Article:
Iodine's doctors and pharmacists

Iodine's clinical team uses its expertise to make medication information accurate but easy to understand, like in tips, tradeoffs, and risks and warnings.

Centers for Medicare and Medicaid Services

Our information on drug prices draws on NADAC, a dataset from the Centers for Medicare and Medicaid Services (CMS), a federal agency within the U.S. Department of Health and Human Services. Based on a survey of more than 2,000 pharmacies across the U.S., NADAC reports the average wholesale price paid by pharmacies for more than 20,000 different drug products.

More about NADAC.

Insurance formularies

Every insurance company has a list, called a formulary, of which drugs it will—and won’t—pay for. We've gathered formularies from half a dozen companies, including Blue Cross California, Humana, and Aetna, to create a reasonable estimate of whether individuals might expect a drug to be paid for by their insurance company. It’s worth noting that since any insurance company can offer dozens of different plans, the only way to be certain whether your drug will be covered is to check directly with your insurer.

See an example of a formulary here.

FDA adverse events
Every year, the FDA receives hundreds of thousands of reports of “adverse events” (a.k.a. side effects) from drugs. This data can be a signal of what’s happening with drugs in the real world. We tap into this data using an API from openFDA that accesses adverse events reports to FDA since 2004 (approximately 3.8 million events). This data isn’t perfect: events reported may not be caused by the drug listed, and the openFDA API is subject to change. But it does offer the most comprehensive view on what's happening with drugs in the real world.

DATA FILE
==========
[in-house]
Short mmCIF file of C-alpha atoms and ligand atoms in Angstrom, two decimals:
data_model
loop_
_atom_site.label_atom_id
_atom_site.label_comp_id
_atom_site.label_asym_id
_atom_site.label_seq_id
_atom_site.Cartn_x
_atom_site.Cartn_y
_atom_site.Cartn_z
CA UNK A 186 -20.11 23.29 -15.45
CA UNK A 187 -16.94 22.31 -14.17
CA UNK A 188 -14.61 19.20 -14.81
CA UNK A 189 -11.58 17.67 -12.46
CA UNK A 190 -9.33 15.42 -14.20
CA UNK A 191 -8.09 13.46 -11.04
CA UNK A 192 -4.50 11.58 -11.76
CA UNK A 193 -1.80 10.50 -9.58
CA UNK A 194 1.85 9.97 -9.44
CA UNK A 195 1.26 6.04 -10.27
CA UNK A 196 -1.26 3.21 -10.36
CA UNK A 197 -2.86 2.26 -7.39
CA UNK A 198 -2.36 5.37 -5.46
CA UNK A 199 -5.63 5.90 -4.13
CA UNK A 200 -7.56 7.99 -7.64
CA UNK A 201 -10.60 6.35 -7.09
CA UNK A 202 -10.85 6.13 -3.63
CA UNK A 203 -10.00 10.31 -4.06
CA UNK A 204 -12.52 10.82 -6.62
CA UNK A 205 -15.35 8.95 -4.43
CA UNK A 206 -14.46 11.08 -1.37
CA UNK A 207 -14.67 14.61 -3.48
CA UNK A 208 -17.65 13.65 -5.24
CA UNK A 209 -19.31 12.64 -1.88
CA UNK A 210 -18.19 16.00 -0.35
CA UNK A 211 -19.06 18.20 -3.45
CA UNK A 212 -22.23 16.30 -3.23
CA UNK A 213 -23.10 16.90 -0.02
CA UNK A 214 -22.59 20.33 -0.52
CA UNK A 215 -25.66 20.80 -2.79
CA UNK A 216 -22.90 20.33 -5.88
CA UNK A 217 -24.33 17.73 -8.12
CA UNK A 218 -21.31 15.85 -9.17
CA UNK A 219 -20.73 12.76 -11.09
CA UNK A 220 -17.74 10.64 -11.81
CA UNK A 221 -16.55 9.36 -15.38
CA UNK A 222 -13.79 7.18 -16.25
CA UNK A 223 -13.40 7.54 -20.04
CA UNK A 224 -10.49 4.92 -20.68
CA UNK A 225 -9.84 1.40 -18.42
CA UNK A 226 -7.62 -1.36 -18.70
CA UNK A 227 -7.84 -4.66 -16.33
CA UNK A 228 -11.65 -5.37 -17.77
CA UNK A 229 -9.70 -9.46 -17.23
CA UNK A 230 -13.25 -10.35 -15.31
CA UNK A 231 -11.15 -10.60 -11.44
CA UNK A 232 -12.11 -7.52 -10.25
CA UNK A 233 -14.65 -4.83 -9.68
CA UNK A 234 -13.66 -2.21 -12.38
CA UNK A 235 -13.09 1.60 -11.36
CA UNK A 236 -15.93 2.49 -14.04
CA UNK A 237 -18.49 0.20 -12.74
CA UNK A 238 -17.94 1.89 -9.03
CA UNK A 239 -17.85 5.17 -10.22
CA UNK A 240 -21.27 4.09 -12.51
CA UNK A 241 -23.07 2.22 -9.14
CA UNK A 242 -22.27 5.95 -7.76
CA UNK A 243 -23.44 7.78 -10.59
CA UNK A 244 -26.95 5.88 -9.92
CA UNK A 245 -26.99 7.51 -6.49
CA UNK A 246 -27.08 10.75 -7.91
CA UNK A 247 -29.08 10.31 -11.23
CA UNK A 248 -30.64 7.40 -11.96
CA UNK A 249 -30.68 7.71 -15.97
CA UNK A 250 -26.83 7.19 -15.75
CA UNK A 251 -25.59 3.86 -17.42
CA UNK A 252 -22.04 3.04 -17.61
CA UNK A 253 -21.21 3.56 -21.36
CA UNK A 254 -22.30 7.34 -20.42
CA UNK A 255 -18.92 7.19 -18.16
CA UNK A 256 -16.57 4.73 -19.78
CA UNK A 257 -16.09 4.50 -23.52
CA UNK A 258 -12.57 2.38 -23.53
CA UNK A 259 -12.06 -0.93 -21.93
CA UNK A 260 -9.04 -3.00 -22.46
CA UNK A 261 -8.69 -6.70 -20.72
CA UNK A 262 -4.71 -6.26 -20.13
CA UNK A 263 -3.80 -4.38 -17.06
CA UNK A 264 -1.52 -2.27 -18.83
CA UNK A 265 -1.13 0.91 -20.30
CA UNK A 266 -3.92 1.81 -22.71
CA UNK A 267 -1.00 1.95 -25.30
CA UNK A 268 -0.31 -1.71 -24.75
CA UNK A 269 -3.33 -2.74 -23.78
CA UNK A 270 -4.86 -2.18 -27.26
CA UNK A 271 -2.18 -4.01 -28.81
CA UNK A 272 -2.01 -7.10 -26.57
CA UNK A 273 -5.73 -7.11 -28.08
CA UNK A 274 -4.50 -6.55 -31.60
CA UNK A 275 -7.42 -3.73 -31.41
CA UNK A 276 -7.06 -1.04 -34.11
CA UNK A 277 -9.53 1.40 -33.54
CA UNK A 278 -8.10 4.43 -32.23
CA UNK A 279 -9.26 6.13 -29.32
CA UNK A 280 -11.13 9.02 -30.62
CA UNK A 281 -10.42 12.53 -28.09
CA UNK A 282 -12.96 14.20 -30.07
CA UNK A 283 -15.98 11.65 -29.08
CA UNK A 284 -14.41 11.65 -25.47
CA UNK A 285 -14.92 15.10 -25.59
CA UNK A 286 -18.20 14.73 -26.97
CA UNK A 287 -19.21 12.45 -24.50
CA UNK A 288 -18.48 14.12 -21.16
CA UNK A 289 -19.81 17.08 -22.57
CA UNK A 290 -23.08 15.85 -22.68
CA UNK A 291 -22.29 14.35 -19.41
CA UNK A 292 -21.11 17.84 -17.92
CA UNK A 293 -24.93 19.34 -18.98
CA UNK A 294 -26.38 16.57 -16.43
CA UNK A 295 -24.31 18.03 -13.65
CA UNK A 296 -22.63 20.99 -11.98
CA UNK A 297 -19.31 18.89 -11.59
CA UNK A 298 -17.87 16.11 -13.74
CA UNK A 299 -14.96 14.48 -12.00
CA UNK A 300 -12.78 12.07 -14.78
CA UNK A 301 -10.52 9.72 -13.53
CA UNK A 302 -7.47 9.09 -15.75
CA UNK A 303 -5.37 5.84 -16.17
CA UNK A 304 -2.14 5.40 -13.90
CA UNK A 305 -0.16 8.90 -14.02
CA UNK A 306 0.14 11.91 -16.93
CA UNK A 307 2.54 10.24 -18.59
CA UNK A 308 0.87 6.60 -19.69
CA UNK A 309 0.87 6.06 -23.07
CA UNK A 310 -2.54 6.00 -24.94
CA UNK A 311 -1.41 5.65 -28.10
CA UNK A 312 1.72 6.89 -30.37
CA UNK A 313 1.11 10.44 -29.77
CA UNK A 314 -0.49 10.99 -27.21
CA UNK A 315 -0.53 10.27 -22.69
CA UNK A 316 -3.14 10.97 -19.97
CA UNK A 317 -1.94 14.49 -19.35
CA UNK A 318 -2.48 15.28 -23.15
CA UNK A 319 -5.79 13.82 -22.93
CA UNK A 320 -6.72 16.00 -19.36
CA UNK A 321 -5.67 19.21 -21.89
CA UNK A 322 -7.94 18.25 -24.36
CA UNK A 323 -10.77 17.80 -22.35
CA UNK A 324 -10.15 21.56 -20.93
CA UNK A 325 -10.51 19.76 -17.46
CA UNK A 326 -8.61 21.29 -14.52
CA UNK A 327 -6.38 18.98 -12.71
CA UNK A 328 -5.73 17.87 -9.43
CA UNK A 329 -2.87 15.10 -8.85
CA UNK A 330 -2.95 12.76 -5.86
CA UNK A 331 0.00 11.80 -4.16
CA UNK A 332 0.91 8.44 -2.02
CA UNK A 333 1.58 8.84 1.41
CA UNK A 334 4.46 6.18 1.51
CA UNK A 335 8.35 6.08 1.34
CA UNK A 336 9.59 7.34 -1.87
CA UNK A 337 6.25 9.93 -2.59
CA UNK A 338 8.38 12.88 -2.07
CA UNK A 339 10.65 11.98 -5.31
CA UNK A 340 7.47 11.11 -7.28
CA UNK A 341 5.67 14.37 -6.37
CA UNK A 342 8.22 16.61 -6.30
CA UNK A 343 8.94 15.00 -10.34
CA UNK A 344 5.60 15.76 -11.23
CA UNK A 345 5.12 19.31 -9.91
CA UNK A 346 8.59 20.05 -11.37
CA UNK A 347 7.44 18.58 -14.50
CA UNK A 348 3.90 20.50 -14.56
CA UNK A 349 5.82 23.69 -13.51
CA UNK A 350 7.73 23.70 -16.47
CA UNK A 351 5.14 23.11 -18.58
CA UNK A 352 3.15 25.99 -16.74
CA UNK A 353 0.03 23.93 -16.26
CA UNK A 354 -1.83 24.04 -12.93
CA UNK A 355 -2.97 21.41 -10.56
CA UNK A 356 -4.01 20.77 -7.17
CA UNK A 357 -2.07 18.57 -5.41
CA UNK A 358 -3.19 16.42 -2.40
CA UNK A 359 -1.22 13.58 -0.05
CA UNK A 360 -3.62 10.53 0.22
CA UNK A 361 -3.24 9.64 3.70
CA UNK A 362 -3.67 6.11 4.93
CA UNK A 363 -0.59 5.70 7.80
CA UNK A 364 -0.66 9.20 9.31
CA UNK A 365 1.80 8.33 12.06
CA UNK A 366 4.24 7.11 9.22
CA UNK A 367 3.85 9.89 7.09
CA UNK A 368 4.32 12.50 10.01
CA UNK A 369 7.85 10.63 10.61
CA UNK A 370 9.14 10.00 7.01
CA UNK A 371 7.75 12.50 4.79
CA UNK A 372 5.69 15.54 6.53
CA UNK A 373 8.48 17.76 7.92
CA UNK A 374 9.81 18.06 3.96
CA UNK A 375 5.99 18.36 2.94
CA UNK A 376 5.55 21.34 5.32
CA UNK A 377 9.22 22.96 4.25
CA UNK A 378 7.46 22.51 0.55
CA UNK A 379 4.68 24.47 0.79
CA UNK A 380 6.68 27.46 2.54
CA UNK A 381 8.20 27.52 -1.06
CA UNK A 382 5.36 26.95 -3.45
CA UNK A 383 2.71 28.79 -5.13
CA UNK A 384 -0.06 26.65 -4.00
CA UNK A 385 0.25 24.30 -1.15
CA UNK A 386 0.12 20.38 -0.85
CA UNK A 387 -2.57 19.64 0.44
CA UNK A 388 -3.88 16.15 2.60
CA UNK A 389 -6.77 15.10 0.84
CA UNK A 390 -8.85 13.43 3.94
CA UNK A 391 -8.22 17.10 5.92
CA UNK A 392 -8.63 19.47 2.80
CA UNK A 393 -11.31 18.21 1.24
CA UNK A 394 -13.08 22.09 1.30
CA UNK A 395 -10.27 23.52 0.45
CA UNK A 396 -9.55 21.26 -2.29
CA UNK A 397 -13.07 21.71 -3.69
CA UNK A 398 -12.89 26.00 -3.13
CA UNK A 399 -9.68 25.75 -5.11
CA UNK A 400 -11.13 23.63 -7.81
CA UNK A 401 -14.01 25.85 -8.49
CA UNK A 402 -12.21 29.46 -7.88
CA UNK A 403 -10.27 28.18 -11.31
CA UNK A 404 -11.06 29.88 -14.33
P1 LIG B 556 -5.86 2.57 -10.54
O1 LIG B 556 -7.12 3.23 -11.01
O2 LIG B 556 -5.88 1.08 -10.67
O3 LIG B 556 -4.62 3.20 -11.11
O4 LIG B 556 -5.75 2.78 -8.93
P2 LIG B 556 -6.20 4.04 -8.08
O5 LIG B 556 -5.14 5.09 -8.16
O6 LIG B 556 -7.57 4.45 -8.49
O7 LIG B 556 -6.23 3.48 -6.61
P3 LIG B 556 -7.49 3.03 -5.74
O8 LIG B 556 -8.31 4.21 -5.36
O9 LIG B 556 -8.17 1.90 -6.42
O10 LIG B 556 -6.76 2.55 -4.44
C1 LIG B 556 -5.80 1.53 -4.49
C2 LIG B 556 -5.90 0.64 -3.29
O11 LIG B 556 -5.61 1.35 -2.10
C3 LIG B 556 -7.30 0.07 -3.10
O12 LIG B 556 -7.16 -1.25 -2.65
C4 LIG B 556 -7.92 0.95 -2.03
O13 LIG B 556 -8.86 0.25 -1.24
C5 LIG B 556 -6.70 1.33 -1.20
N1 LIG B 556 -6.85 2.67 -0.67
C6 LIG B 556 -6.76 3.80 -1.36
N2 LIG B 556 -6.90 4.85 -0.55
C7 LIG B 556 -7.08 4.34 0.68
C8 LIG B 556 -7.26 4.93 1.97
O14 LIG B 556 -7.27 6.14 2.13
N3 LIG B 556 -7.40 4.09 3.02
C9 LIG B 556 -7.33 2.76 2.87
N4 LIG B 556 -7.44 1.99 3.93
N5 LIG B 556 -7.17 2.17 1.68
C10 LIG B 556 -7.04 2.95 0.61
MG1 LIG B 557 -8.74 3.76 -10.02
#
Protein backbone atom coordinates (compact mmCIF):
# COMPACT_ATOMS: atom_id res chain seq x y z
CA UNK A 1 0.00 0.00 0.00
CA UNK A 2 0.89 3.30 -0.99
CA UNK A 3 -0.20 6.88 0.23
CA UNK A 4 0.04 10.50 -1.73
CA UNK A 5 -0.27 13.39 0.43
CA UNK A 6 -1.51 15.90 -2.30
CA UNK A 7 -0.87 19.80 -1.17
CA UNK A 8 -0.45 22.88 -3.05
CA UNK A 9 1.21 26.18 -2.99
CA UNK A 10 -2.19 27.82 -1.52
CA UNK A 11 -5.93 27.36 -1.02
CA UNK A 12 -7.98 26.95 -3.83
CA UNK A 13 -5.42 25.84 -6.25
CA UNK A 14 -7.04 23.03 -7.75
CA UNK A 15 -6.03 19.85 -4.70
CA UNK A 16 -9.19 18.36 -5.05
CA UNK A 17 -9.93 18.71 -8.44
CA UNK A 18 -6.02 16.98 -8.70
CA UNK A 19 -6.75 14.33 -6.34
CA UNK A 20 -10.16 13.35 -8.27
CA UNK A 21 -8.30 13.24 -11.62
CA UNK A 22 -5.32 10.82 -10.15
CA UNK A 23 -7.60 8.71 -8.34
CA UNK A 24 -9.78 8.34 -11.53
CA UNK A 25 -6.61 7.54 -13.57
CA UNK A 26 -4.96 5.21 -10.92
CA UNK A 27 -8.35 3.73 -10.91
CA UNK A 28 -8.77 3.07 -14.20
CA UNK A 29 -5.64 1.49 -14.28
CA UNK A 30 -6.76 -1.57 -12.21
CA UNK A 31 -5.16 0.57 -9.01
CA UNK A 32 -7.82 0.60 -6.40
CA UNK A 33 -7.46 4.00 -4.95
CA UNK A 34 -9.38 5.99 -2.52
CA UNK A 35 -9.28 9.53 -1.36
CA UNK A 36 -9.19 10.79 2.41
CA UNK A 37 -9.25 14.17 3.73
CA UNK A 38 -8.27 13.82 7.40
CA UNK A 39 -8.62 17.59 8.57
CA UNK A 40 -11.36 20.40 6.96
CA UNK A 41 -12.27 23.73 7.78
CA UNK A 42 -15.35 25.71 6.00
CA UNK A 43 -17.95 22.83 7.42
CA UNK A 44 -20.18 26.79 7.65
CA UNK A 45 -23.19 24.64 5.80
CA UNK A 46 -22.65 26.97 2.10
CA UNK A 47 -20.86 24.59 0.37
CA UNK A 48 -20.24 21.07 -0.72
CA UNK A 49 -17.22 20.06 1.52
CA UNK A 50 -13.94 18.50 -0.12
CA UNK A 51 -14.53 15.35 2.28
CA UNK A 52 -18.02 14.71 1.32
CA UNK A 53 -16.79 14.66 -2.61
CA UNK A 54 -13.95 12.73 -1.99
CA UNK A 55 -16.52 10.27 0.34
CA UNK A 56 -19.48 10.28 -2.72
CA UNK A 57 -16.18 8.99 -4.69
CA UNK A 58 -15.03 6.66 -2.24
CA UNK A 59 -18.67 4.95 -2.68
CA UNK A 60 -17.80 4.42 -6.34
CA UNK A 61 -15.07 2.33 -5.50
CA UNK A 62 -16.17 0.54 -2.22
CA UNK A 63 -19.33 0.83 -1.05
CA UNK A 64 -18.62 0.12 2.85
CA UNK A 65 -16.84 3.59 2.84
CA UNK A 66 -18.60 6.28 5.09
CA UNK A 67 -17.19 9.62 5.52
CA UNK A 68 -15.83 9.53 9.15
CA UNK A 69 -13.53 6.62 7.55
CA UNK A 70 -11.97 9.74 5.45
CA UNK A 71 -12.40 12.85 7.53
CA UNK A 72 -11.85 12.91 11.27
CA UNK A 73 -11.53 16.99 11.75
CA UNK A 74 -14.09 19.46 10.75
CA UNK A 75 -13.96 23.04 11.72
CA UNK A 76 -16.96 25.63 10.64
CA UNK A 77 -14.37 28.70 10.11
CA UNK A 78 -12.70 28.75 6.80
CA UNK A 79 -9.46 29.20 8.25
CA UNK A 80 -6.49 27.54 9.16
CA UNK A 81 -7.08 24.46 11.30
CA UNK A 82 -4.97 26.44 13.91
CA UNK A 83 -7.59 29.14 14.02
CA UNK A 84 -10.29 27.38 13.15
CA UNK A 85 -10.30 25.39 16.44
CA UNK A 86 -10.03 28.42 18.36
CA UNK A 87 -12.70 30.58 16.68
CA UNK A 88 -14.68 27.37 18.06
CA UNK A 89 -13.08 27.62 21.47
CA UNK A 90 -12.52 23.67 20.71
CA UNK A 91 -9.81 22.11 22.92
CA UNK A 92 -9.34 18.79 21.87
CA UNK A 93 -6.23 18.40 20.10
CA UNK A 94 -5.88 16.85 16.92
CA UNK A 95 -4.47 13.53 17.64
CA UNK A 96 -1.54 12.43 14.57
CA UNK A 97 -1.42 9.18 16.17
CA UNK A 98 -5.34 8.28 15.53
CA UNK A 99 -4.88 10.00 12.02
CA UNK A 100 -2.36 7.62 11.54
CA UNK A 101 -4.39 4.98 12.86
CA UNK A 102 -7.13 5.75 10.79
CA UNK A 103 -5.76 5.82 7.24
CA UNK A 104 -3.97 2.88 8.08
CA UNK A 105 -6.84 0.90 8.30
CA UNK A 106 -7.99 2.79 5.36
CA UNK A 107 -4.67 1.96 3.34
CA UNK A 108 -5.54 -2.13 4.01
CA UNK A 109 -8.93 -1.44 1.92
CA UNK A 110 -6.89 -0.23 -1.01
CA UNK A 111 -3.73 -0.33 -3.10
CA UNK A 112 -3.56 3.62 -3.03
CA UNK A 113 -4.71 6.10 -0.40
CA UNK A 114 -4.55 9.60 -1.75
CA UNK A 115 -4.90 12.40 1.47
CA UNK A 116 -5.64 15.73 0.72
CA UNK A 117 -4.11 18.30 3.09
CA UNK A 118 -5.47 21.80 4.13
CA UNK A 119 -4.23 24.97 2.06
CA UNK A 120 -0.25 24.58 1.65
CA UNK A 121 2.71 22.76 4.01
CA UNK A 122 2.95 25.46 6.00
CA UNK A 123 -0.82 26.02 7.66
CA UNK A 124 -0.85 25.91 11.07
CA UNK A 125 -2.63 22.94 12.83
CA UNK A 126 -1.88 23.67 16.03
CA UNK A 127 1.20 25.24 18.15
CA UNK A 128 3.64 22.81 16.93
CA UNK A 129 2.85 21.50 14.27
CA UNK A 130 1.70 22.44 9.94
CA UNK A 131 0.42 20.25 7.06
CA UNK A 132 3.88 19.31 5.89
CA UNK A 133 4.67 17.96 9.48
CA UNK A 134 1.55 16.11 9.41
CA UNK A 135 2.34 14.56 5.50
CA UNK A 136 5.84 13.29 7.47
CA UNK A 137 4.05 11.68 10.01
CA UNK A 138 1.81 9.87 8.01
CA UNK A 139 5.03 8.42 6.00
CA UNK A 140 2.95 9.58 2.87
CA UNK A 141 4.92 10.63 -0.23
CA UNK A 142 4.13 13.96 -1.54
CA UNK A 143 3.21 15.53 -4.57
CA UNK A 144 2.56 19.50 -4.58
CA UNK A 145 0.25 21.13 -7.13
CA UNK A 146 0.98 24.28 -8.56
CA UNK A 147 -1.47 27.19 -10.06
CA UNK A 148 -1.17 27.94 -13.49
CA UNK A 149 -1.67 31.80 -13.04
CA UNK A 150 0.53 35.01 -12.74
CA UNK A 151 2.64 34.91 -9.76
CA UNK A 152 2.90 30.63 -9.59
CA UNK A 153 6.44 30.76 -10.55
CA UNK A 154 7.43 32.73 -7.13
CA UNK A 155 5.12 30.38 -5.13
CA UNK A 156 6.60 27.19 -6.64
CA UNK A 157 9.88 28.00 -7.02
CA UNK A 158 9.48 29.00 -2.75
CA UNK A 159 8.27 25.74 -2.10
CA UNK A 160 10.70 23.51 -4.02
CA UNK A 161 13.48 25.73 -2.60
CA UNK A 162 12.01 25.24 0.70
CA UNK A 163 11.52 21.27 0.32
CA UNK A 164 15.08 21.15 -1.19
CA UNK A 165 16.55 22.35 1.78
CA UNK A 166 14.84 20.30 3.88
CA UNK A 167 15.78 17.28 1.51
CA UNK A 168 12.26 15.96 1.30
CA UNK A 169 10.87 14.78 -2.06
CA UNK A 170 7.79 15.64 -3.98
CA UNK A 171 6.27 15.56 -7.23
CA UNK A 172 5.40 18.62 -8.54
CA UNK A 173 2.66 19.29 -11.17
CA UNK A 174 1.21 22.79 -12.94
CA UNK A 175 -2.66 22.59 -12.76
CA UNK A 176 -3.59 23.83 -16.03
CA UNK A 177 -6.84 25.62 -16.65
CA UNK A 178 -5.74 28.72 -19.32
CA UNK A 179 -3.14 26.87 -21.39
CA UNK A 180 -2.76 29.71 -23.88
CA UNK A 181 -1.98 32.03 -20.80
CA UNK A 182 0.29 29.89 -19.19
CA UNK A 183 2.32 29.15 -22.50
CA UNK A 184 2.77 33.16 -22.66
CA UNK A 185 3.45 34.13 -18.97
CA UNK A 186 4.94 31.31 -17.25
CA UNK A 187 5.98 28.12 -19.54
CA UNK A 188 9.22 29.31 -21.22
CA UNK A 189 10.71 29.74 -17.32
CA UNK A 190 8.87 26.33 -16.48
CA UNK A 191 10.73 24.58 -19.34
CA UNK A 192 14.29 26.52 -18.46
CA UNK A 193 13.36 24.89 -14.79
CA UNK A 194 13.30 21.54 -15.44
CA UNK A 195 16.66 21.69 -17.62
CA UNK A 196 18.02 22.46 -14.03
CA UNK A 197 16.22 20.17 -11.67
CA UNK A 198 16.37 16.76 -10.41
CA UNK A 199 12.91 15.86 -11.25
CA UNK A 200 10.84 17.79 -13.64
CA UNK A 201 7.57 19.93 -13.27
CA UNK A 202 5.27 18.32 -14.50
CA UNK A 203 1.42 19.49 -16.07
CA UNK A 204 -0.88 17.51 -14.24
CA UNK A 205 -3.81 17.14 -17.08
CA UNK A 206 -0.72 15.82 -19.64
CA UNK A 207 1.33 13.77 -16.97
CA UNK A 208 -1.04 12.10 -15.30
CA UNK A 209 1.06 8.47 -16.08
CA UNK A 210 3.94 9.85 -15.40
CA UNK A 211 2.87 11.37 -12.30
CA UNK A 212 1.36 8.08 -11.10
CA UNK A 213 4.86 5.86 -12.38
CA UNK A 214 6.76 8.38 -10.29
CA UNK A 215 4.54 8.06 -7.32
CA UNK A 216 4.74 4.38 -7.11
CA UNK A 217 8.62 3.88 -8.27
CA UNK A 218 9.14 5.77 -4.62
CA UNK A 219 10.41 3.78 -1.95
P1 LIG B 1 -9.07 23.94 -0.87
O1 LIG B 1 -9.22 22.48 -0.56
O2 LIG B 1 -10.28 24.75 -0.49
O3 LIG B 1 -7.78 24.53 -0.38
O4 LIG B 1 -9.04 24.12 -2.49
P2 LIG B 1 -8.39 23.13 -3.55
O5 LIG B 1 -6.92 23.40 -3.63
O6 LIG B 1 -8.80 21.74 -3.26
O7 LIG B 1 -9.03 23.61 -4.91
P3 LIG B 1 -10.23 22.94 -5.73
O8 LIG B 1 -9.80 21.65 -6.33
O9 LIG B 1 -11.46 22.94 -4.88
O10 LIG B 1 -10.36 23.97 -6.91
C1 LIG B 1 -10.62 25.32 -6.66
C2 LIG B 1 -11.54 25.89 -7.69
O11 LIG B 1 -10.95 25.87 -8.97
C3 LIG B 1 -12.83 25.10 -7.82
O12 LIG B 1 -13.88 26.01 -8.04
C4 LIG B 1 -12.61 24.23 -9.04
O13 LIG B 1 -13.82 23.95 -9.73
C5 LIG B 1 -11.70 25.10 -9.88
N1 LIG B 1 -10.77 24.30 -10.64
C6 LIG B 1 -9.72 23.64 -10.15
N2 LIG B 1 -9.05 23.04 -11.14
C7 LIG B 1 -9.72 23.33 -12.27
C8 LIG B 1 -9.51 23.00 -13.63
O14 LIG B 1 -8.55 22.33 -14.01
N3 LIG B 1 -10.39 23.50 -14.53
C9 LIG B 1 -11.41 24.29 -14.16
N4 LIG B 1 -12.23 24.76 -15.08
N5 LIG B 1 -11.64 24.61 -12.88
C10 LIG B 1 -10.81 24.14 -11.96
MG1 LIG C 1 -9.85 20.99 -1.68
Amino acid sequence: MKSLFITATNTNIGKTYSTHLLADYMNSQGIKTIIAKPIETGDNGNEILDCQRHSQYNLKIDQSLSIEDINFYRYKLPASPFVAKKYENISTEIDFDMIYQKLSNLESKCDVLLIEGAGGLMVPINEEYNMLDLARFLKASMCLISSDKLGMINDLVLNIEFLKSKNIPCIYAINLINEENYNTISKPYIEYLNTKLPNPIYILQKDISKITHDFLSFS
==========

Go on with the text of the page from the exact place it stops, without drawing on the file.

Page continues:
More about FDA adverse events.

FDA package insert

Every medication approved by the FDA comes with a product label: a thorough rundown on the risks, benefits, and side effects the drug may have. This label is written by the pharmaceutical company, and it's largely based on data from the clinical trials preceding the drug's approval. This information isn’t perfect doctors learn a lot about drugs and how to prescribe them and how they affect people after they’ve been approved. But the package insert still contains a wealth of useful data. We draw on this data throughout Iodine’s drug information, and we also provide the insert in full.

Drug labels from the FDA.

Real life experience

At Iodine, we believe that people’s real life experience can be a valuable and complementary dataset to help people navigate their health choices. Accordingly, we're working hard to gather individual experiences in various ways. We've leveraged Google Consumer Surveys to gather data on more than 100,000 Americans' experience with hundreds of medications, including prescription and over-the-counter products. This service allows us to reach millions of Americans through Internet surveys Google’s algorithms filter out spam, nonsense answers, and other biased data and infers demographic data—such as gender and age—about respondents. We also bolster this data with new data gathered directly from our users. For more information about our approach to user data, see our Terms of Service.

Data from other websites

Since the earliest days of the Internet, millions of people have shared their health experiences on hundreds of websites. We have extracted this type of data from many websites and use it to augment our own data where appropriate.